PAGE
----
Since January, much of the talk from the political class has revolved around sequestration, the other half of the fiscal cliff that mandated 2% across-the-board spending cuts. While the political rhetoric associated with those cuts often has painted them as catastrophic, we believe the fallout for most states is likely to be fairly benign. The cuts certainly won't be beneficial for states and local communities, but we believe the effects will not be extremely widespread and the impact will be staggered over time. Sectors and localities that benefit most from federal support and areas that are heavily reliant on military and defense spending are the most likely to be negatively affected, we believe. But at this point, it is difficult to quantify exactly how sequestration will impact states' finances. The ultimate effect will depend on how well these states have prepared and budgeted for the sequestration cuts.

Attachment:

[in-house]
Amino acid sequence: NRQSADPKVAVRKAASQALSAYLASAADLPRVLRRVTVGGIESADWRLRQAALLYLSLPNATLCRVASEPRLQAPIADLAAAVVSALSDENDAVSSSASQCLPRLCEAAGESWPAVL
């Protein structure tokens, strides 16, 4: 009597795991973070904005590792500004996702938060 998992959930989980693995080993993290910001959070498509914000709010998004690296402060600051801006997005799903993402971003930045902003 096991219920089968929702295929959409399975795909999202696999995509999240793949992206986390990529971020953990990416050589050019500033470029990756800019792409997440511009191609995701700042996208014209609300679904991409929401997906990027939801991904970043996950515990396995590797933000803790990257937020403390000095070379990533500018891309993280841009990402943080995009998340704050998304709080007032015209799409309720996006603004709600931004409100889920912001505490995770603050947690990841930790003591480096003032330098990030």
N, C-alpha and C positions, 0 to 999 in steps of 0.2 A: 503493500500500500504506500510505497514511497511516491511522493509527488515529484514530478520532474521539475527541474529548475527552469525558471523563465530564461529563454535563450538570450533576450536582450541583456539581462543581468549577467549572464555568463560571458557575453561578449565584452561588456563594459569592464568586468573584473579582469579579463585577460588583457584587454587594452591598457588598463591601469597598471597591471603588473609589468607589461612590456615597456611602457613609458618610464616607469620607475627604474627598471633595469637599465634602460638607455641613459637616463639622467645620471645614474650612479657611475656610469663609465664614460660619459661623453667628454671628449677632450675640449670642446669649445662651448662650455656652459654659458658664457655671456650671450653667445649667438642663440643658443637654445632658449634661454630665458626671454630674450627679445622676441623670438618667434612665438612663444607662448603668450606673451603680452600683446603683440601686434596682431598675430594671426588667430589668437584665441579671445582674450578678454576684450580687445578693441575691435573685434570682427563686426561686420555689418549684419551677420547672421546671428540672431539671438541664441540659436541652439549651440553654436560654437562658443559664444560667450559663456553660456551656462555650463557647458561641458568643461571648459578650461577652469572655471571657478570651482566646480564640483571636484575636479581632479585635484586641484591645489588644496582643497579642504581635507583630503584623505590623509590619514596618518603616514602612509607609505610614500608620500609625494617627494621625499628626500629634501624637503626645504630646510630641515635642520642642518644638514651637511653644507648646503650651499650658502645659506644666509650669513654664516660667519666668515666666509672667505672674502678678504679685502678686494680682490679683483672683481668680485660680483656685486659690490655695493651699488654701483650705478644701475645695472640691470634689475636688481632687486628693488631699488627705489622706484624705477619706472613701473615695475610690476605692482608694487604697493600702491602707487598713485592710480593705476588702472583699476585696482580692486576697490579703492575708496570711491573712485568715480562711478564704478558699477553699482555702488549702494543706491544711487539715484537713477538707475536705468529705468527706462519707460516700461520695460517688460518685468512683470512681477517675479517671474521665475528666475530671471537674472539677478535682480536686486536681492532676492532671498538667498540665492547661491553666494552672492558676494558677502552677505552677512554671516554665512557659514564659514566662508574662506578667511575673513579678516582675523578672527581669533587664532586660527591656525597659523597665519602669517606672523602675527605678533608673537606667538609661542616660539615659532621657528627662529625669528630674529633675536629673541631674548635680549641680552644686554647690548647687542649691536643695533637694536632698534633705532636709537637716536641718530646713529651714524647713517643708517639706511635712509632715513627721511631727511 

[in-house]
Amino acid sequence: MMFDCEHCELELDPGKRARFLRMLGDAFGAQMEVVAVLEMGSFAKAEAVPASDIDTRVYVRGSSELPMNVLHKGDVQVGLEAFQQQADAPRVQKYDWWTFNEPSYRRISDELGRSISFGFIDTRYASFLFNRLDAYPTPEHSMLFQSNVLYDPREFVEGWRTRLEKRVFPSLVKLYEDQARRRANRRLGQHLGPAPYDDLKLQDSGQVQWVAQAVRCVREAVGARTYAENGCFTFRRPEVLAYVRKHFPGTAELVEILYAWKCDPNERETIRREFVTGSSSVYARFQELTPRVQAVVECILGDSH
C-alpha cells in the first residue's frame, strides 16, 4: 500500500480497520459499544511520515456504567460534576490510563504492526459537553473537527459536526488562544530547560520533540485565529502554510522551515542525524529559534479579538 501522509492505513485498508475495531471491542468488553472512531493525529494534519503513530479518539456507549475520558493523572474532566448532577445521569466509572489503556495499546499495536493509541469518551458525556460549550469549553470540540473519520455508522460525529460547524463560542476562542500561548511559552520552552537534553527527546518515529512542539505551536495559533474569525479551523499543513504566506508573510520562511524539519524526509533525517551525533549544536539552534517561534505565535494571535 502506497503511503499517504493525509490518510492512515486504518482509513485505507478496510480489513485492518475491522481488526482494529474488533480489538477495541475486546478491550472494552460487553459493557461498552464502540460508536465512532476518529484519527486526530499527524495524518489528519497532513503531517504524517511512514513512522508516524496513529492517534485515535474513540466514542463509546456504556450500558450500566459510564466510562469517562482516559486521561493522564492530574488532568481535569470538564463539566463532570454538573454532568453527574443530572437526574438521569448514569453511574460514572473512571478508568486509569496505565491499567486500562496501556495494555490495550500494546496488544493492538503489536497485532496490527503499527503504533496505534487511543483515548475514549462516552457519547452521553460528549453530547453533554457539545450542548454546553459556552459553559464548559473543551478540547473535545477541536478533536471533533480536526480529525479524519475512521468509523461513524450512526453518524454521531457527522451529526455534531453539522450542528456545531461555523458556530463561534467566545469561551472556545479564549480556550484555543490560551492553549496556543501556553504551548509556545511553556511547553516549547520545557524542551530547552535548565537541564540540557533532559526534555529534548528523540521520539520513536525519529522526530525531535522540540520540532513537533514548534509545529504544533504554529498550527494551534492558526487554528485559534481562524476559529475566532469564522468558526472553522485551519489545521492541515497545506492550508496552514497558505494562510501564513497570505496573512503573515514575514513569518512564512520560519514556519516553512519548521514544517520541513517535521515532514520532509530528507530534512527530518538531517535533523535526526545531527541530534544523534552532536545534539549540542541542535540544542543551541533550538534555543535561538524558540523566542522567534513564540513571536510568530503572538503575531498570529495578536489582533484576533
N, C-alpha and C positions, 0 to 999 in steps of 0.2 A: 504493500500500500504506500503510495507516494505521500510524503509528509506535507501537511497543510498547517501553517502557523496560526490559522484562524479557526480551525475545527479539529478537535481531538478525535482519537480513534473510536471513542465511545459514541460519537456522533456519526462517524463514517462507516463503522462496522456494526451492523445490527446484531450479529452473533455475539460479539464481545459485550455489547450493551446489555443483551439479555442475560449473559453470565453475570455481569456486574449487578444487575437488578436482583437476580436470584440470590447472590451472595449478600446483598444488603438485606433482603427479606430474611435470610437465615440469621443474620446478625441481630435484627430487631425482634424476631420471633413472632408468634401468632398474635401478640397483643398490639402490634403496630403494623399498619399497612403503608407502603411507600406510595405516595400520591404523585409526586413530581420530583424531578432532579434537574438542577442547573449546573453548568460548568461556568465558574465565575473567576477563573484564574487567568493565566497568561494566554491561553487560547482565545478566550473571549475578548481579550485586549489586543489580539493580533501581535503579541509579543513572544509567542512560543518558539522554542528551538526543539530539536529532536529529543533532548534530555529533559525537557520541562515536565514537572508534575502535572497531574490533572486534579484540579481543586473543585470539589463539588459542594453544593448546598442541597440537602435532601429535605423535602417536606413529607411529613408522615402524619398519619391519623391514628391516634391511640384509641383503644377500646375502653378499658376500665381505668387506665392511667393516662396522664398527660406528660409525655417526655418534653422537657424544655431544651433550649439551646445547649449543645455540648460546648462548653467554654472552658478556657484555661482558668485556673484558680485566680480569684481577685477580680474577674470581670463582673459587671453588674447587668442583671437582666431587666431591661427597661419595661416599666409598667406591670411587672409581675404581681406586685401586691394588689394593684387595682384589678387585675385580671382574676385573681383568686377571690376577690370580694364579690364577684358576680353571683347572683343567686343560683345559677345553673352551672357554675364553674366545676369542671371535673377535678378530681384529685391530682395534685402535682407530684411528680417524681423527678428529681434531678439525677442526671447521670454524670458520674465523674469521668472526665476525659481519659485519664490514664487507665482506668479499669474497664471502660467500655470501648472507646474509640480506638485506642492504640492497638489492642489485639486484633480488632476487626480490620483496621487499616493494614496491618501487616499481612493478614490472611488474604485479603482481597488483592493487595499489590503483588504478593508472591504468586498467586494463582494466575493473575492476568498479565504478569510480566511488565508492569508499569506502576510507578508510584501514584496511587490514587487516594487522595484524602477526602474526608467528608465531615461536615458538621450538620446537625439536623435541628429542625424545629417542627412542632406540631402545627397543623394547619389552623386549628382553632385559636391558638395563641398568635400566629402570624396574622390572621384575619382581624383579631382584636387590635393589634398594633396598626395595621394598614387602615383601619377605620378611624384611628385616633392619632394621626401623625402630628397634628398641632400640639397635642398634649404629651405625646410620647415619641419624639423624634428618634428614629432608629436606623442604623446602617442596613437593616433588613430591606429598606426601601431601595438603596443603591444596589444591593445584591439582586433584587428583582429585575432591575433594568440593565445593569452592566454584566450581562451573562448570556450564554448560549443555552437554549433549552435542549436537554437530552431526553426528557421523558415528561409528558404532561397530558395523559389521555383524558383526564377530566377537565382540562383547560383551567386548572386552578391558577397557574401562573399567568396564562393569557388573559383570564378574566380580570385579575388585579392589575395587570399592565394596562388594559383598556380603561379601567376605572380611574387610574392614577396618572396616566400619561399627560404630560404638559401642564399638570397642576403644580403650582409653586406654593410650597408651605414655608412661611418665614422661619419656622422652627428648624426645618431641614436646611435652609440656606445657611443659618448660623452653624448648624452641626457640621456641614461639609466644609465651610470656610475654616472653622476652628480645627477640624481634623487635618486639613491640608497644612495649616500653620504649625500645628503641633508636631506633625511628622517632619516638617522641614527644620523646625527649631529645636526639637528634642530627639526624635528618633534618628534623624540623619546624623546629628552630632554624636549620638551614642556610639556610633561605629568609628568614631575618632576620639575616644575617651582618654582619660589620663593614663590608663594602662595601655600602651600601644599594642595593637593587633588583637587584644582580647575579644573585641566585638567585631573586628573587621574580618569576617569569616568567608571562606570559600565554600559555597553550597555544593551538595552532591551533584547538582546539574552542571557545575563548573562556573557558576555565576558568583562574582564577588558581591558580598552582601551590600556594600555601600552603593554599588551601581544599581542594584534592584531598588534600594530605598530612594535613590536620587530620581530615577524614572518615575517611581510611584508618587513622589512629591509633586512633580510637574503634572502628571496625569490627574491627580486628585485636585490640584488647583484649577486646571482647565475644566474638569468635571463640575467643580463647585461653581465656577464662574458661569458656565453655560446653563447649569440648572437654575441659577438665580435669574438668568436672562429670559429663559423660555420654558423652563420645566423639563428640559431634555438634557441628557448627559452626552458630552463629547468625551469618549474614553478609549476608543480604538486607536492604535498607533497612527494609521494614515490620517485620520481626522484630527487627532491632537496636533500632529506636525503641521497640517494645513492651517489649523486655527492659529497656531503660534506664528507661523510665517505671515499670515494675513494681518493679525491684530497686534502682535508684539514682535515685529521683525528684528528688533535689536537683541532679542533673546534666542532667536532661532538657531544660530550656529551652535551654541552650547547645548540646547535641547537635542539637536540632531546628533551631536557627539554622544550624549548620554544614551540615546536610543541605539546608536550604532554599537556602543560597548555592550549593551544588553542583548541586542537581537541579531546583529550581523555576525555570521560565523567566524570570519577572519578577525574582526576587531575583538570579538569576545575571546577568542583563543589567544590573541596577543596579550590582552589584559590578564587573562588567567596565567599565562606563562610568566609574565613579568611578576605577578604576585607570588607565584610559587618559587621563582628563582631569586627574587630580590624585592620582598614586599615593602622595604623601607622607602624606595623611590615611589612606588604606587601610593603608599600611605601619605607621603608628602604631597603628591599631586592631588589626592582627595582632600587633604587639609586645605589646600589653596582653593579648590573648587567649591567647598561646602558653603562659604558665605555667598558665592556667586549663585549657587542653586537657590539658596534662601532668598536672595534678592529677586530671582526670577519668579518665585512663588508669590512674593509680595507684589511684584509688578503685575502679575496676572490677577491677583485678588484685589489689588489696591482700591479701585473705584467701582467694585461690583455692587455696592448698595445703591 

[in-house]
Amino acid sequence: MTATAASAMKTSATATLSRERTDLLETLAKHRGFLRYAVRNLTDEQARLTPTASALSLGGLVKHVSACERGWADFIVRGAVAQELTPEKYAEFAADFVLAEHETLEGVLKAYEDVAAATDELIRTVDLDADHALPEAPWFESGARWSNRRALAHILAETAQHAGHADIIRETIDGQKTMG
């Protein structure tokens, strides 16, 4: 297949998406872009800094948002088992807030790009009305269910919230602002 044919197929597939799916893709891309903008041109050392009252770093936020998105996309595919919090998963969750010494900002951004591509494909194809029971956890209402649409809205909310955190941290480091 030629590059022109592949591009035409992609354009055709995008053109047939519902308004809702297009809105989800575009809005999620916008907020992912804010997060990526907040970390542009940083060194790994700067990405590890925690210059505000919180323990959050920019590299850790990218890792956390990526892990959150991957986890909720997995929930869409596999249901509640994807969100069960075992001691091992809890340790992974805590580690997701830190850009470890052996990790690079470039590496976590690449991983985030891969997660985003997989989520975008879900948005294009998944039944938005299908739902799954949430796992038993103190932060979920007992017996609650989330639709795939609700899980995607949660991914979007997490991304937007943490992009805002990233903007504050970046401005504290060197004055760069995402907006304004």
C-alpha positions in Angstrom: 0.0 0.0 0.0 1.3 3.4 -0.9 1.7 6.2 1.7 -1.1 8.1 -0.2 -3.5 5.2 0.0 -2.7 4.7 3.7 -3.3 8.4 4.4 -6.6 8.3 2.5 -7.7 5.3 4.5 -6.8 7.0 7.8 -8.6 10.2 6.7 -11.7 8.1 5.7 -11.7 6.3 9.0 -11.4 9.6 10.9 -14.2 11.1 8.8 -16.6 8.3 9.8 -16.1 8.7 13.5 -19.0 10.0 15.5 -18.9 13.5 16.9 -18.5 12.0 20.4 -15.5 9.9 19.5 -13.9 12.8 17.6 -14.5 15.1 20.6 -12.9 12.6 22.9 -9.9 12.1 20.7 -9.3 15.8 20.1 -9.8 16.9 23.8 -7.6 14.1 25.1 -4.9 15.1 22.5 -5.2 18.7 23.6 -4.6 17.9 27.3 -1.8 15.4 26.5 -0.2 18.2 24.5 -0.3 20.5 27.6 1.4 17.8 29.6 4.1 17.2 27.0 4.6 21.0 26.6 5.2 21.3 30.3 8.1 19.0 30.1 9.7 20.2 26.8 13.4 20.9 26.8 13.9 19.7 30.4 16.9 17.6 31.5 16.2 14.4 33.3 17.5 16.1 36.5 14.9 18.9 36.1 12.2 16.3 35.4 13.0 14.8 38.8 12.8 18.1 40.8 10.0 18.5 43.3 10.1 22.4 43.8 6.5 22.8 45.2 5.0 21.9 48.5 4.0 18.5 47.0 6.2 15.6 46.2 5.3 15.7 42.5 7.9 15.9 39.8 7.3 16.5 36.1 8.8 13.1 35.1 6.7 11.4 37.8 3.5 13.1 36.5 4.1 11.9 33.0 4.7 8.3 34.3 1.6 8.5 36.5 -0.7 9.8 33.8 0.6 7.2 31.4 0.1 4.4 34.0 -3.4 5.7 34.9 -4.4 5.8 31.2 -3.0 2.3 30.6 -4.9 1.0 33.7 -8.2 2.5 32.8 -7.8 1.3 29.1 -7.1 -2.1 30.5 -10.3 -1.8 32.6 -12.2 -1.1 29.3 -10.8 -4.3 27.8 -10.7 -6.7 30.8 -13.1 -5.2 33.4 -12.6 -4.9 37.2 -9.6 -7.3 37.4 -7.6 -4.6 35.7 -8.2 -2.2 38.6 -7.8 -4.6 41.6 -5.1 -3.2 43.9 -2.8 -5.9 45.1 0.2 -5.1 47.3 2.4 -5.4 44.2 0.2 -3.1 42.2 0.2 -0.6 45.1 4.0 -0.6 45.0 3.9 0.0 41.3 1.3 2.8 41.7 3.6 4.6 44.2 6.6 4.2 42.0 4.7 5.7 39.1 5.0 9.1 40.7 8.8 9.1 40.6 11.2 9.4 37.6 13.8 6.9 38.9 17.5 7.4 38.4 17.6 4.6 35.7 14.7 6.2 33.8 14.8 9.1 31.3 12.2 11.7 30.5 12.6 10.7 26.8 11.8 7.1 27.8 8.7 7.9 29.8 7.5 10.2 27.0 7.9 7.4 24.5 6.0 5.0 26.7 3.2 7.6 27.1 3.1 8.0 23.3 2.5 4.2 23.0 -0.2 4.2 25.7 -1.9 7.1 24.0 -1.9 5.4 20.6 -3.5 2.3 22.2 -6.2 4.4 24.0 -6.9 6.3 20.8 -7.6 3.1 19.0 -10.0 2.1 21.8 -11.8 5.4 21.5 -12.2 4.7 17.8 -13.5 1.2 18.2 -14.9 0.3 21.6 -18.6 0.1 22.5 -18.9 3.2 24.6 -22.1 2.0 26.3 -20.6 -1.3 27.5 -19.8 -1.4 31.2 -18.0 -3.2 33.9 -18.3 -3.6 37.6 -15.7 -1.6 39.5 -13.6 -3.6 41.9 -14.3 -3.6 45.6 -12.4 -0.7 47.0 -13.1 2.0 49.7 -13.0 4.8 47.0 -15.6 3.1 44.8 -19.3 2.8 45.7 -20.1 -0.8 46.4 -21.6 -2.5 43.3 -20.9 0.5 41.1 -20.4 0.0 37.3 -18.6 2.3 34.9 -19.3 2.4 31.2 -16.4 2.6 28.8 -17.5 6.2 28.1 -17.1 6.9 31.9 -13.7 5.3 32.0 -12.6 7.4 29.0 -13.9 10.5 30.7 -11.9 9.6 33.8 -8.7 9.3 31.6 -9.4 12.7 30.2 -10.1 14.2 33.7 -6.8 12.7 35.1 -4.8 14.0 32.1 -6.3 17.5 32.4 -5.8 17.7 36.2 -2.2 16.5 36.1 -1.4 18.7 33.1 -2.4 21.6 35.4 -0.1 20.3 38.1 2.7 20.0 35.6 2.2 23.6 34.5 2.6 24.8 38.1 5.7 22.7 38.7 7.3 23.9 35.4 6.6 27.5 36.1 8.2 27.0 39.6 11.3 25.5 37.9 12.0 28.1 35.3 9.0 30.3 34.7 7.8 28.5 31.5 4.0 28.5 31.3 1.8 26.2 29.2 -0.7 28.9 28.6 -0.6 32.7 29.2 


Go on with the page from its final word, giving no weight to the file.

In terms of overall state finances, we have generally seen improvements across the board. For fiscal year 2013, 48 states are projecting increased tax revenues versus those of 2012, according to the National Conference of State Legislatures. While this is an encouraging trend, challenges continue to exist at the local level. Many states have lowered expenses by reducing their financial support to cities and counties, and should the economy begin to decelerate in the first half of 2013, we believe that would almost certainly negatively affect municipal finances.